- The Quest for the "Perfect" World Literature Book - June 20, 2018
- Podcasts in the Classroom: Benefits, Tools, and Tips - January 23, 2017
- Podcasts in the Classroom: My Students - January 10, 2017
- Harper Lee's Impact on My World - February 19, 2016
- Net Neutrality and Educational Technology - March 2, 2015
- The Instructional Techie: Interview with James Sanders of the Ed Tech Team - February 26, 2015
- The Instructional Techie at the Southern #GAFESummit in Atlanta: Day 1 Part 2 - February 5, 2015
- The Instructional Techie at the Southern #GAFE Summit in Atlanta: Day 1 Part 1 - February 4, 2015
- Why Should We Care About Virtual Education? - October 22, 2014
- Why Robin Williams Helped Me Be a Teacher and an Adult - August 14, 2014
This is Part 2 of an interview with Lauren Hopson, known around the Internet as the “Tired Teacher." Hopson’s five-plus minute speech to the Knox County, Tennessee Board of Education has been shared all around social media among teachers and their supporters, and at last check had over 80,000 YouTube views. See Part 1 of this Interview Here.
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On October 2, Hopson made her now famous address to the Knox County Board, detailing what has not changed in almost two years of "reform," and how teachers were tired of the endless requirements and not being able to do their jobs. The response from some board members has been to provide a list of changes. Teachers want change, but there is almost no way for them to affect the change. The overall response is that most of the requirements are coming from the state or coming from the federal government. Hopson’s response to this shifting of responsibility is that Superintendent McIntyre has spoken on Capitol Hill in Washington about these evaluations and has the “ear of the Governor,” so there is still responsibility at the county level. There have been school boards from around Tennessee that have drafted letters of concern about Common Core or the evaluation system. Knox County has not.
Since her October address, several board members have come down to speak with Hopson. They were very apologetic about board members not visiting schools, which she had addressed. As to the YouTube video, she doesn’t know who posted it. Hopson did not, and this is not about her. It is about teachers.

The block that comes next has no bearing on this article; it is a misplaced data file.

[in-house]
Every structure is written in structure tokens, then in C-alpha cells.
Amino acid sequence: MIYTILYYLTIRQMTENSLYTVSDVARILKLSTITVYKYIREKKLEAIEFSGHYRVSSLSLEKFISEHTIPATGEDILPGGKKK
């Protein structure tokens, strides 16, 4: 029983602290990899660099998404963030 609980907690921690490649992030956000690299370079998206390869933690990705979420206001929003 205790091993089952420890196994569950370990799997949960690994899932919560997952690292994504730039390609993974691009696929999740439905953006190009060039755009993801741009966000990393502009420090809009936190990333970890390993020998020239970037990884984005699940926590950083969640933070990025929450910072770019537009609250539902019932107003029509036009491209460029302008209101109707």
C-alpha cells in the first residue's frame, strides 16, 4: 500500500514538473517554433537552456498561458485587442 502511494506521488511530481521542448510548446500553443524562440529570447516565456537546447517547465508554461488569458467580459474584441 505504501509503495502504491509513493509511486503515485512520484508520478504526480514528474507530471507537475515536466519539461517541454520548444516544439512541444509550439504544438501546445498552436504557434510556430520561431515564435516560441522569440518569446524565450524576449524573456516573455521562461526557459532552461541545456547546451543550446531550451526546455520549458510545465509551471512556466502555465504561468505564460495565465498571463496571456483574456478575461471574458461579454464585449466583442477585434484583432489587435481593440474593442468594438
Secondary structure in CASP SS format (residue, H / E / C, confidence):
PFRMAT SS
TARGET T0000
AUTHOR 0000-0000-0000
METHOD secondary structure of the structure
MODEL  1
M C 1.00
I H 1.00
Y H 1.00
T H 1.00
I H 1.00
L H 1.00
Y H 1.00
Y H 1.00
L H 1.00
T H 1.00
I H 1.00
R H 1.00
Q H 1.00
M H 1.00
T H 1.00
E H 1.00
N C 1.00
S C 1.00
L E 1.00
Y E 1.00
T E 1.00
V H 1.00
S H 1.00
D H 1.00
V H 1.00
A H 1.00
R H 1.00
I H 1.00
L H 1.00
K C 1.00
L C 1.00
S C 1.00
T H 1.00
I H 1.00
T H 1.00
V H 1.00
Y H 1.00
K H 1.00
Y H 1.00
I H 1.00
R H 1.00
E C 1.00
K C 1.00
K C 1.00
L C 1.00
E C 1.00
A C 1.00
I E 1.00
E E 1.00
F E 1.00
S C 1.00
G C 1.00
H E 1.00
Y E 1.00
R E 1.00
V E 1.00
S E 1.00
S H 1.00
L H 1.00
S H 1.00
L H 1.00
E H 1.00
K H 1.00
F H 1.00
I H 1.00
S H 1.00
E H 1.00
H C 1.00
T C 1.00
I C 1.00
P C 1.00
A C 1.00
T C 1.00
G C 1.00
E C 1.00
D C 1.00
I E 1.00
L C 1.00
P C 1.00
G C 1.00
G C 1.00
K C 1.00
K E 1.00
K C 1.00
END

Pre-scheduled meetings with teachers for their five-year strategic plan were occurring in October, but there is still a general feeling that teachers won’t be listened to. McIntyre did send out a video message expressing that he would like to sit down and talk with teachers, but there is some skepticism based on past events. There is hope that all the response from the video may help. She has emailed McIntyre and expressed that all the media attention has not been sought by her. She wants to work within the system to help the schools. When we spoke, Hopson, McIntyre, and the district’s Chief Accountability Officer were working on setting up a meeting when time allows. She is not sure what the meetings are to accomplish, but she hopes that he and the board have “seen the light.”
Hopson has gotten at least sixty emails from teachers in her district thanking her for speaking up and agreeing with her (though the district has said most teachers agree with them.) She is waiting to receive any emails that argue with her. Hopson has responded to the emails that she has gotten, suggesting that the teachers email the board and the superintendent to make their concerns heard as well. She has hopes, but in our phone call, I could hear the worry.
“I would like to believe that maybe some positive changes might come about. I try to believe the best in people, but it also could end up that I could lose my job. That could be the other end of it.”